“4. A city ordinance forbidding as a nuisance the distribution, by hand or otherwise, of literature of any kind without first obtaining written permission from the City Manager, violates the Fourteenth Amendment; strikes at the very foundation of the freedom of the press by subjecting it to license and censorship. P. 450.

So held as applied to distribution of pamphlets and magazines in the nature of religious tracts.

5. The liberty of the press is not confined to newspapers and periodicals. It embraces pamphlets and leaflets. P. 452.

6. One who is prosecuted for disobeying a license ordinance which is void on its face may contest its validity without having sought a permit under it. P. 452. “

(Billy’s link is broken, but his pagination appears to match that of the source to which I’m linking.)

Billy himself then concluded:

I think we know what is going on here. As usual supporters of the status quo are stalling,  hoping Greensboro’s working class will give up the fight, roll over and die. Well here’s some news for you Mr S. Mujeeb Shah-Khan: Greensboro’s working class is educated, organized, pissed-off and ready to fight. We have access to the law and the media worldwide. And if you and your kind think you can continue to run Greensboro as Greensboro has been run for the last 100 years… Well click here and I think you will change your mind.

You can run but you cannot hide behind your lies.

Up to this point, some disagreement but nothing egregious. But then, yesterday morning, Greensboro Police Chief Ken Miller, acting in his official capacity, wrote Billy the following:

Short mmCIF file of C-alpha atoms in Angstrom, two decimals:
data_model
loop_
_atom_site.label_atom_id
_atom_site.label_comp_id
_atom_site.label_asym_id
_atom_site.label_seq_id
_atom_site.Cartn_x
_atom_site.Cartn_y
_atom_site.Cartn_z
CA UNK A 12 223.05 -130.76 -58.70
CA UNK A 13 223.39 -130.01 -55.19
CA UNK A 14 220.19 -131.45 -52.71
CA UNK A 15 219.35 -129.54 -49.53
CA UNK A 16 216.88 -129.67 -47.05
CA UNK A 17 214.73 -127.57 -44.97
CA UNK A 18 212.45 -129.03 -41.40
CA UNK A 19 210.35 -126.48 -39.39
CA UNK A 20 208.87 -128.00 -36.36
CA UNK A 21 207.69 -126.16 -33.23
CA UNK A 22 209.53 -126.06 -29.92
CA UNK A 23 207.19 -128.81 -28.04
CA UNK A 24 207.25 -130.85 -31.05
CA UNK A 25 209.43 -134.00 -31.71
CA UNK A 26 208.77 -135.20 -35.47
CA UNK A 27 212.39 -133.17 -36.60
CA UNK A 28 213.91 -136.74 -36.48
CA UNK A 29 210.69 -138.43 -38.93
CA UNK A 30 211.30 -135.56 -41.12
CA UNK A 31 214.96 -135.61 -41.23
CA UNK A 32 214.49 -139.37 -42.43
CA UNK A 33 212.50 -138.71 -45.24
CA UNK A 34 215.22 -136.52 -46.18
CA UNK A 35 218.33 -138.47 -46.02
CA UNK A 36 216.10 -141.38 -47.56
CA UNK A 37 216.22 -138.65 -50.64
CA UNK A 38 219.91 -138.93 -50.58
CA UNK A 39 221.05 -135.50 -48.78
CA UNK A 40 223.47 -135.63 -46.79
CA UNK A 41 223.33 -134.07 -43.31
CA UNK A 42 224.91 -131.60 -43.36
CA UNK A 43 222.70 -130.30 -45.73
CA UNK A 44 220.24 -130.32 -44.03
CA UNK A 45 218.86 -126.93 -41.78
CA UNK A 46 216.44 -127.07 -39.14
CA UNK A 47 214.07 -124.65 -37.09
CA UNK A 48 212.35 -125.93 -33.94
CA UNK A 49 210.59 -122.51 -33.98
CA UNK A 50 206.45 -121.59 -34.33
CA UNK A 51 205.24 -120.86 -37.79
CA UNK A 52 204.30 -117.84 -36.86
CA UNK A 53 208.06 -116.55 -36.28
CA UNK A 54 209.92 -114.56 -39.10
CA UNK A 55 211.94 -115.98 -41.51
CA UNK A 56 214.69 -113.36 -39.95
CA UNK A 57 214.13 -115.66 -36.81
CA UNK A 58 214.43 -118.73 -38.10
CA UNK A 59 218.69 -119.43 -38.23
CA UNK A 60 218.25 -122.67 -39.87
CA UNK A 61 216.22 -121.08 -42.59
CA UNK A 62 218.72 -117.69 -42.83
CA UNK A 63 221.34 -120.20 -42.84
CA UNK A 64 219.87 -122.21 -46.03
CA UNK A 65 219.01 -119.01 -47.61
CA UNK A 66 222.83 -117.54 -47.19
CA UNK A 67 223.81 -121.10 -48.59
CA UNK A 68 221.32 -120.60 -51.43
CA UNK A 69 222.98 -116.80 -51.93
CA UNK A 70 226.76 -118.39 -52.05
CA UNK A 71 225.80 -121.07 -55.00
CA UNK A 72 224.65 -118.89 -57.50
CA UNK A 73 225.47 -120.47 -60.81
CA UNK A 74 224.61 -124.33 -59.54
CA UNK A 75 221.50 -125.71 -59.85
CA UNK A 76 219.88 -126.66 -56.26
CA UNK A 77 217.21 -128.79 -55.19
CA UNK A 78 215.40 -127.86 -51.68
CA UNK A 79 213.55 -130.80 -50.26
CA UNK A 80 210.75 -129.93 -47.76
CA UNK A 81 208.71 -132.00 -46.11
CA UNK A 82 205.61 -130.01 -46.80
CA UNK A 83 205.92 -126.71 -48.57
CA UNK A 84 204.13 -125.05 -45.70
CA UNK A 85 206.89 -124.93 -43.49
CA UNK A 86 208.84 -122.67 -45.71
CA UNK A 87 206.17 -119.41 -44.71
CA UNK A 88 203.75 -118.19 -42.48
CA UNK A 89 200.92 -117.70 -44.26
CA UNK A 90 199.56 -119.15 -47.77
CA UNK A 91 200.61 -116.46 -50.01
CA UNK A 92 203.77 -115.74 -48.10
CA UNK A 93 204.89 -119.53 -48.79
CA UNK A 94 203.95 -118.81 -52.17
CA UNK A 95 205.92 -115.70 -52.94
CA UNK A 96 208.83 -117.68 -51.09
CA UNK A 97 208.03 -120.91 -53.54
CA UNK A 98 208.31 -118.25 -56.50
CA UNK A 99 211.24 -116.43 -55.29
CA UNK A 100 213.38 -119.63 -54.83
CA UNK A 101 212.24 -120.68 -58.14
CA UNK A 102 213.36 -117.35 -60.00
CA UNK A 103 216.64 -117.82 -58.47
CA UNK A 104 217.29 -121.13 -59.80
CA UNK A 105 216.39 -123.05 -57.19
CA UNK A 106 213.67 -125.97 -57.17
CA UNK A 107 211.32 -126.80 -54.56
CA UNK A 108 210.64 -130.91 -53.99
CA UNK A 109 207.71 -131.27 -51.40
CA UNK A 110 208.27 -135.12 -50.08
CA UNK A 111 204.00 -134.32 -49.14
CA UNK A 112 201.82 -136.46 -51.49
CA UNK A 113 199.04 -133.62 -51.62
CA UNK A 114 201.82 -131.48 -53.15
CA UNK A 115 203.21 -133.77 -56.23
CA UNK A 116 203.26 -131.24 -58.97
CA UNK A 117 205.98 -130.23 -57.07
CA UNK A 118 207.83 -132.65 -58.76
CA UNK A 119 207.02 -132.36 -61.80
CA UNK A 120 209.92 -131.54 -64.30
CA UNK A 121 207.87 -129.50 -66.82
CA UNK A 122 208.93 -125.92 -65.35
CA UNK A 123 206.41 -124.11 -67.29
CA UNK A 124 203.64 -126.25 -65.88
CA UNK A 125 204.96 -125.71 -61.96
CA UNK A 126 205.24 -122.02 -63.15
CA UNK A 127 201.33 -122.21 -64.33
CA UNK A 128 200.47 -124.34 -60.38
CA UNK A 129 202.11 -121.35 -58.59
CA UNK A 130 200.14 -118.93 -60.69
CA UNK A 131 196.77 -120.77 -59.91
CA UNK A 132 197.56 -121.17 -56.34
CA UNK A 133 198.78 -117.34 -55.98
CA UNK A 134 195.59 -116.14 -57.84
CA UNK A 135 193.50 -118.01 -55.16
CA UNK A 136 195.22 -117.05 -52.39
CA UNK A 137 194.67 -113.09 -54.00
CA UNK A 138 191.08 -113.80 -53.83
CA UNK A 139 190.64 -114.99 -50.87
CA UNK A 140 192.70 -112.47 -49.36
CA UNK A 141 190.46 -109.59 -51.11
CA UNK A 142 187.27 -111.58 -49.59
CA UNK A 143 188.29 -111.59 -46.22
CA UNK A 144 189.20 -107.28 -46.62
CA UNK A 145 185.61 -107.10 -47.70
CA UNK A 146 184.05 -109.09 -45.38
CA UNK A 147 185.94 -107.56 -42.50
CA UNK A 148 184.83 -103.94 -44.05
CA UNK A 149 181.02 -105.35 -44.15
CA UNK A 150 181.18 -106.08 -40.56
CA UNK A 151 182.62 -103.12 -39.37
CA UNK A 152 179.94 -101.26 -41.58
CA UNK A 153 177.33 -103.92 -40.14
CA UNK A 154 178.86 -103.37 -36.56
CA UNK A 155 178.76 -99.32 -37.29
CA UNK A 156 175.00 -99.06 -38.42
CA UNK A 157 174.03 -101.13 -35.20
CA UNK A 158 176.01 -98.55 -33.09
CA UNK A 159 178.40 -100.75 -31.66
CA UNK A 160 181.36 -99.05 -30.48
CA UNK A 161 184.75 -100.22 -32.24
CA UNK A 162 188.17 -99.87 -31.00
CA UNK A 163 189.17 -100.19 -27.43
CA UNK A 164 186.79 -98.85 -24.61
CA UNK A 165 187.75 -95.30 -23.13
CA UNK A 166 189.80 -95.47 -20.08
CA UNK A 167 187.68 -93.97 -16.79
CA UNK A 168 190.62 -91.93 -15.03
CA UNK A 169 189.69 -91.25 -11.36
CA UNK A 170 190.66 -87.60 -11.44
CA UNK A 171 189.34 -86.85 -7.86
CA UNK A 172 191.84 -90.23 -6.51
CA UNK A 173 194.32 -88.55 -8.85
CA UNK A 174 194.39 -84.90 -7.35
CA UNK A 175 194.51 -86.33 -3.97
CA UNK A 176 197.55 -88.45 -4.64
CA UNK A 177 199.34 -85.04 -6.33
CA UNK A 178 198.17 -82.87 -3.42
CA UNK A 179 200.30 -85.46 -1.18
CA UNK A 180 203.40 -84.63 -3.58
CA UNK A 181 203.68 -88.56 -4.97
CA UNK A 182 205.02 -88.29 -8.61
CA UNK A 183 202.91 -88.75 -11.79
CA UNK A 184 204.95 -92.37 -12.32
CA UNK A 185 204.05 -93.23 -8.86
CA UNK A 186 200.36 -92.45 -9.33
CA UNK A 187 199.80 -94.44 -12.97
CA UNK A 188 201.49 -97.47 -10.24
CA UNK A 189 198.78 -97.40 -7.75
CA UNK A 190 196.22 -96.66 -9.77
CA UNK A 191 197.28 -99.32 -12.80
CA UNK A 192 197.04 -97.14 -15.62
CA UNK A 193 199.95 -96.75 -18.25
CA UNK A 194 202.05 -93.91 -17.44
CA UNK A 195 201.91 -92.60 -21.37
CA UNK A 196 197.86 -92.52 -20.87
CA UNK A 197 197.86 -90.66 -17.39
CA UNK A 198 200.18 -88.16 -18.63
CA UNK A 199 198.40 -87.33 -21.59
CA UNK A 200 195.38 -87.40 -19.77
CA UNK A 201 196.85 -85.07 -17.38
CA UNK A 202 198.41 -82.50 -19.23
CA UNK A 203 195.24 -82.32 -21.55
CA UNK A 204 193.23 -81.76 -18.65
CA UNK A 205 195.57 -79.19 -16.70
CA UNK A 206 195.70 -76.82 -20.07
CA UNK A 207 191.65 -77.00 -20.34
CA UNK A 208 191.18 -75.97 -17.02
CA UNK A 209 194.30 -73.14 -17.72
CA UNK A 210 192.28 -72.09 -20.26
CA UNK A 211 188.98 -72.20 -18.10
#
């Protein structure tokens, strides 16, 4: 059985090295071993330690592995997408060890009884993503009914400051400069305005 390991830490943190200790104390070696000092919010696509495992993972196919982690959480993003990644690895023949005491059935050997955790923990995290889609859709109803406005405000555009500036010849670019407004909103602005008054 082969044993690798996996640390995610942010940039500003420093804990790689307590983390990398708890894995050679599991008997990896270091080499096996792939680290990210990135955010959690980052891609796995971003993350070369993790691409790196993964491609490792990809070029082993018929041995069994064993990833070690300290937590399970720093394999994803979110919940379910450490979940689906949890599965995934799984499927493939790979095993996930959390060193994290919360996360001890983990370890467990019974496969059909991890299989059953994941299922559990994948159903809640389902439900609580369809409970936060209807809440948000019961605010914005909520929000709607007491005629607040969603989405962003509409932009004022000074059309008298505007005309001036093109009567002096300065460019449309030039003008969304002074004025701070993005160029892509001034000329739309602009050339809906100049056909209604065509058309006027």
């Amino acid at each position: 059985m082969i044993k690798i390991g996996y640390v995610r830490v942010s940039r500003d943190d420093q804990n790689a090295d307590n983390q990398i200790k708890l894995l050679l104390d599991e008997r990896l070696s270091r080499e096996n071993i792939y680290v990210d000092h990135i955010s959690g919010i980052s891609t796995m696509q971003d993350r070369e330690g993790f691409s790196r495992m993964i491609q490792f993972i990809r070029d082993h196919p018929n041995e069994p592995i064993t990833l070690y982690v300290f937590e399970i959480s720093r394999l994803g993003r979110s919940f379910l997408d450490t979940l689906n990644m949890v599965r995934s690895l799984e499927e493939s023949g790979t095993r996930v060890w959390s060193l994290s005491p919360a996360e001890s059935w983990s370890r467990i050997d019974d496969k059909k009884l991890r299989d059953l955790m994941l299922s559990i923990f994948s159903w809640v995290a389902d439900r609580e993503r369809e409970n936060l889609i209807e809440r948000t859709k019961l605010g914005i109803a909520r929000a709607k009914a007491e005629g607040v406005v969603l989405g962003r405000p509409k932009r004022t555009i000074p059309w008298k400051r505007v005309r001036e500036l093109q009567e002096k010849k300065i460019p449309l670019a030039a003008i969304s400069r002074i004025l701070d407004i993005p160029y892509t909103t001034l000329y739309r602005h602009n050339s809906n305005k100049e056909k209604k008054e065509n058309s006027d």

From: Miller, Ken <Ken.Miller@greensboro-nc.gov>
Date: Wed, Jul 24, 2013 at 7:05 AM
Subject: Encouragement
To: “Jones, Billy” <recyclebill@gmail.com>

Hi Billy,

I see a post on your blog that I am requesting and hoping you will remove it right away:

“I think we know what is going on here. As usual supporters of the status quo are stalling,  hoping Greensboro’s working class will give up the fight, roll over and die. Well here’s some news for you Mr S. Mujeeb Shah-Khan: Greensboro’s working class is educated, organized, pissed-off and ready to fight. We have access to the law and the media worldwide. And if you and your kind think you can continue to run Greensboro as Greensboro has been run for the last 100 years… Well click here and I think you will change your mind.

You can run but you cannot hide behind your lies.”

The language appears threatening and, even if you can qualify it as protected speech, adding the link to a Google map of Mujeeb’s home after indicating that the working class is “ready to fight” and before “you can run but you cannot hide…” certainly can be construed to be threatening or encouraging others to act upon your information.

I am, of course, appealing to your sensibilities here in asking you to remove the paragraph from your site, and I hope you will honor the request.

Kind regards,

Ken Miller

I’m not sure what the chief is thinking here, but he certainly is not thinking about the Supreme Court’s standard for what comprises a threat without constitutional protection. Having gotten a copy of Chief Miller’s email, I wrote to set him straight:

From: Lex Alexander <lex.alexander@gmail.com>
To: Ken.Miller@greensboro-nc.gov
Date: July 24, 2013